Sunday, May 29, 2016

My Life Is a Dream Nightmare

I feel like I'm living in storage, as if I were in an airplane in "comfort" coach seating with
lots of not very good films available, good headphones to block out the noise, lots of books I brought in my carry-on luggage ,and some granola bars and water I brought with me, as well as meds if I
need to sleep.  No idea what the destination of the flight is or how long the flight will be. No turbulence on the flight. My wife is traveling with me, and we take frequent trips to the bathroom to have sex. 

On Being Old

Being old is even better than being a child. If you are old and you
behave badly, no one can put you in a time out. People just pretend
you didn't say that, or do that. You get an automatic pass because

The Unbearable Frustration of Unteachable Students

I appear to have some of the dumbest students I've ever taught. Some
really bright ones too. I just met with each student in a conference
to discuss his or her second paper from start to finish. It's really
so dismaying when you feel you can't teach a student anything about
close reading or writing because he or she has not bothered to read
the assignment carefully or listen to you talk about the assignment in
class--several times, using examples students in the class  identified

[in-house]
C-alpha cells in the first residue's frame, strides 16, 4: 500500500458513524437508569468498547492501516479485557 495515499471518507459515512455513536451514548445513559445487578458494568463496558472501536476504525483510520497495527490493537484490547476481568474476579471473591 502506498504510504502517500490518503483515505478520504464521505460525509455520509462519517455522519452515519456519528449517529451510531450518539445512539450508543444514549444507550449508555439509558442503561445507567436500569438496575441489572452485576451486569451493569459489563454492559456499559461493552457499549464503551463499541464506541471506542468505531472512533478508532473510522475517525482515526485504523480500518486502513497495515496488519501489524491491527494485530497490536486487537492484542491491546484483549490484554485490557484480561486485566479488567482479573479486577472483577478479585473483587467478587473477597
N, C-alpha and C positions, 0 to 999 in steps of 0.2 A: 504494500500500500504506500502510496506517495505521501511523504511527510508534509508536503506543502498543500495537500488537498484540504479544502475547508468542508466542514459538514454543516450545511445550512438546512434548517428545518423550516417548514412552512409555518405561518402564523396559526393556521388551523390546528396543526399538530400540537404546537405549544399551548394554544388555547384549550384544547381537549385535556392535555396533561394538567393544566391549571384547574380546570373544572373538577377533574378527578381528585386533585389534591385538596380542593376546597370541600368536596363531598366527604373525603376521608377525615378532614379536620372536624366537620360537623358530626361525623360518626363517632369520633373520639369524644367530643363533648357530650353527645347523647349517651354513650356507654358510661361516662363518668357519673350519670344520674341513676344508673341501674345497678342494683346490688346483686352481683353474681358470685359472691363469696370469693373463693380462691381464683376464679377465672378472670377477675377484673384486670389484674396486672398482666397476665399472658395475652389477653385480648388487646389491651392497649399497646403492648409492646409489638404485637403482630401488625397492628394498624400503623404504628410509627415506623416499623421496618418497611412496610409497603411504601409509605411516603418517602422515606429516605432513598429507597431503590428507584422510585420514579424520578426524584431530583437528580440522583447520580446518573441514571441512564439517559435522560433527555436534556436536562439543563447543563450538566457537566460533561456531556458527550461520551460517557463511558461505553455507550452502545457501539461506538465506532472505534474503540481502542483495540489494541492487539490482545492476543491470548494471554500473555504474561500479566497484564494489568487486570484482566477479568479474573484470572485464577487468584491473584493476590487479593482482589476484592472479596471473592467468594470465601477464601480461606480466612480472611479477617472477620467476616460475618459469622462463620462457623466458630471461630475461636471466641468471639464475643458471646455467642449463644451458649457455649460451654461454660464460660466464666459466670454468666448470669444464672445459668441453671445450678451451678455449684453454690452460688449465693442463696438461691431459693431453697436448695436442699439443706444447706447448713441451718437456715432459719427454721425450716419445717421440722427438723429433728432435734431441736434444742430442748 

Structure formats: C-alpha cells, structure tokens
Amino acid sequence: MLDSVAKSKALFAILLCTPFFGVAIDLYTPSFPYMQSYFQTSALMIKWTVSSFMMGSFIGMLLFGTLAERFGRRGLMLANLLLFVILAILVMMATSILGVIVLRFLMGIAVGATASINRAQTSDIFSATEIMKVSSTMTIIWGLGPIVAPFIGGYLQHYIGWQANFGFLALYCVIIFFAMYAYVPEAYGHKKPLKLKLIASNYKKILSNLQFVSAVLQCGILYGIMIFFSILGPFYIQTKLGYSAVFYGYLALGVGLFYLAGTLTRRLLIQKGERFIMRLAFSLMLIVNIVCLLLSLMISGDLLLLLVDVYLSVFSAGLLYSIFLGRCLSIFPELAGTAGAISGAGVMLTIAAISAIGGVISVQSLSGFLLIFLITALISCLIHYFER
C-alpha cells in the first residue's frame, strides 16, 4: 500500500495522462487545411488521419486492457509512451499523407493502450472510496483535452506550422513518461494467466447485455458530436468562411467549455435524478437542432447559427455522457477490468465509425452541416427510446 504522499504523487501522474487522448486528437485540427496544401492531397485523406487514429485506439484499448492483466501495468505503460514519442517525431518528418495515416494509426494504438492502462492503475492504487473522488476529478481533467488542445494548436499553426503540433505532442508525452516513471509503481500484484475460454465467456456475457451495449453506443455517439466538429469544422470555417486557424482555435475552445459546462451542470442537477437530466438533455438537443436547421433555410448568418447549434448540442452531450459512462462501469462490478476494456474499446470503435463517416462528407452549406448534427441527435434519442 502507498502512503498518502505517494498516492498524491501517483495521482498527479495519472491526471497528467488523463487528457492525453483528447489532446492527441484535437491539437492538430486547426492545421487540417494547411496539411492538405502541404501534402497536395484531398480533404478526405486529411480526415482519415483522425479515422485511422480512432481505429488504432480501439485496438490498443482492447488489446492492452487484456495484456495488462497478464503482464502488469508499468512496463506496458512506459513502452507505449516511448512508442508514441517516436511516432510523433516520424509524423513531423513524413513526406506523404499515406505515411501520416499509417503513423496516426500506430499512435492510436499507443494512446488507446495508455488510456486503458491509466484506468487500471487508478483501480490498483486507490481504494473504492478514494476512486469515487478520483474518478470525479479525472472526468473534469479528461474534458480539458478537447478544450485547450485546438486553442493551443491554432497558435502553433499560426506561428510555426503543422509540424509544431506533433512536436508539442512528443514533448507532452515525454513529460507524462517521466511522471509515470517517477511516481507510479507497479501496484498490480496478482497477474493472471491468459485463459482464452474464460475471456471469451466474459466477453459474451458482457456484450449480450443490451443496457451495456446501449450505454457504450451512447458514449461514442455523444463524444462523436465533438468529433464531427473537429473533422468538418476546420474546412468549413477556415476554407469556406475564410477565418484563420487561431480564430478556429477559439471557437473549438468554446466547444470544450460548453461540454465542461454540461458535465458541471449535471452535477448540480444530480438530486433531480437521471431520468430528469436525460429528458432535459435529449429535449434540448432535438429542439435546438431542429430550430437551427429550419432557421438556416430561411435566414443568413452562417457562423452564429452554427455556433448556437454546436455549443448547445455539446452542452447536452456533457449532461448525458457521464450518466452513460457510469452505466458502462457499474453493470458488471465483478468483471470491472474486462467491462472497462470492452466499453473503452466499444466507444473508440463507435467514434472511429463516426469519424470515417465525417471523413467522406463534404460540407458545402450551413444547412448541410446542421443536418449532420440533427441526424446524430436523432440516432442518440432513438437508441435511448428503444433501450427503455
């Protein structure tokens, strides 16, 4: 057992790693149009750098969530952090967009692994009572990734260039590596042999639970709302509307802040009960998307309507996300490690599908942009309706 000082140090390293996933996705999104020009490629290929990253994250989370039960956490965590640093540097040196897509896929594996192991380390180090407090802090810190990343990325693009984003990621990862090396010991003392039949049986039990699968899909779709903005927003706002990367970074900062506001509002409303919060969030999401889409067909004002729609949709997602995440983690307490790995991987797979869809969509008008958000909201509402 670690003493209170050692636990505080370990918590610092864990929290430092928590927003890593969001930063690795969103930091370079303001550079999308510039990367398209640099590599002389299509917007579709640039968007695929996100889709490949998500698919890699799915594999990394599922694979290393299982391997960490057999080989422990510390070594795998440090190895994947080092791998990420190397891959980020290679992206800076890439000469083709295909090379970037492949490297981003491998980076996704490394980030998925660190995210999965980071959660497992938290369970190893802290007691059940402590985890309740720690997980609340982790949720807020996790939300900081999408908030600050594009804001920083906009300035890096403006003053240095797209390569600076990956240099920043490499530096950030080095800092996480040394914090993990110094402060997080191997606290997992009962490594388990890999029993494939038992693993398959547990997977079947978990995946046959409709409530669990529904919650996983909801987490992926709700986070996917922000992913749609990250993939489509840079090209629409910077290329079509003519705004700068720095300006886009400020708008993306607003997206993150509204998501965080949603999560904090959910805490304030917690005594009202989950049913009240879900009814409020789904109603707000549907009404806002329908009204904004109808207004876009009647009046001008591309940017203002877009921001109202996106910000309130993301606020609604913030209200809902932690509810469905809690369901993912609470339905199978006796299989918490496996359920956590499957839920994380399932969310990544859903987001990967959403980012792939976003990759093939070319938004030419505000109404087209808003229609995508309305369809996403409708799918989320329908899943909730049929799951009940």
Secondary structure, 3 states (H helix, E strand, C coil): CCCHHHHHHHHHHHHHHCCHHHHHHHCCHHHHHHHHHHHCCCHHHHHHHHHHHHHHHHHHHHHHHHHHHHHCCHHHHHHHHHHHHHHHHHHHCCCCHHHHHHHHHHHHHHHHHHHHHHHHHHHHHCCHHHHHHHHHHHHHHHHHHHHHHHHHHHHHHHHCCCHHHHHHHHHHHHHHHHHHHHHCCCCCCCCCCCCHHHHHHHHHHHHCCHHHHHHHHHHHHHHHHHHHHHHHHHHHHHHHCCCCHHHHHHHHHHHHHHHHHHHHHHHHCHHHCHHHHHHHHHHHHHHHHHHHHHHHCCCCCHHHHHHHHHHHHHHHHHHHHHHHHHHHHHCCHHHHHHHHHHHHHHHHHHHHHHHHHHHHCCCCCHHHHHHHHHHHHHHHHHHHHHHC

and elaborating on them. And the students think they wrote good
papers. There is no getting through to them. Maybe I should just stop
assigning papers and give True or False exams instead. Maybe it's time
to retire.

"Student Ignorance Outcomes"

Aren't SLOs (Student Learning Outcomes) unreasonably optimistic about
teaching? I mean language goes into many syllabi now with phrases like
"students will have mastered . . ." Some are truly preposterous, as in
"students will have learned how to live the good life." If the teacher
can use the future perfect tense this way, and the outcome is already
determined, why bother to have SLOs at all? I think SIOs would be
accurate, as in "Student Ignorance Outcomes." Language could include
various future conditional tenses like "For innumerable reasons,
students may have failed to master . . . Students who failed the
course might have wished they learned how to . . . " Can't we get
creative about the future past?

Millennial Establishment Journalism

I would like to know the average age of contributors to The New Yorker in 2004 and in 2016.  Ditto for New York Magazine and all other magazines and newspapers that have consistently supported Hillary Clinton and opposed Trump, equating him with Hitler, and have called on Sanders to drop out of the race.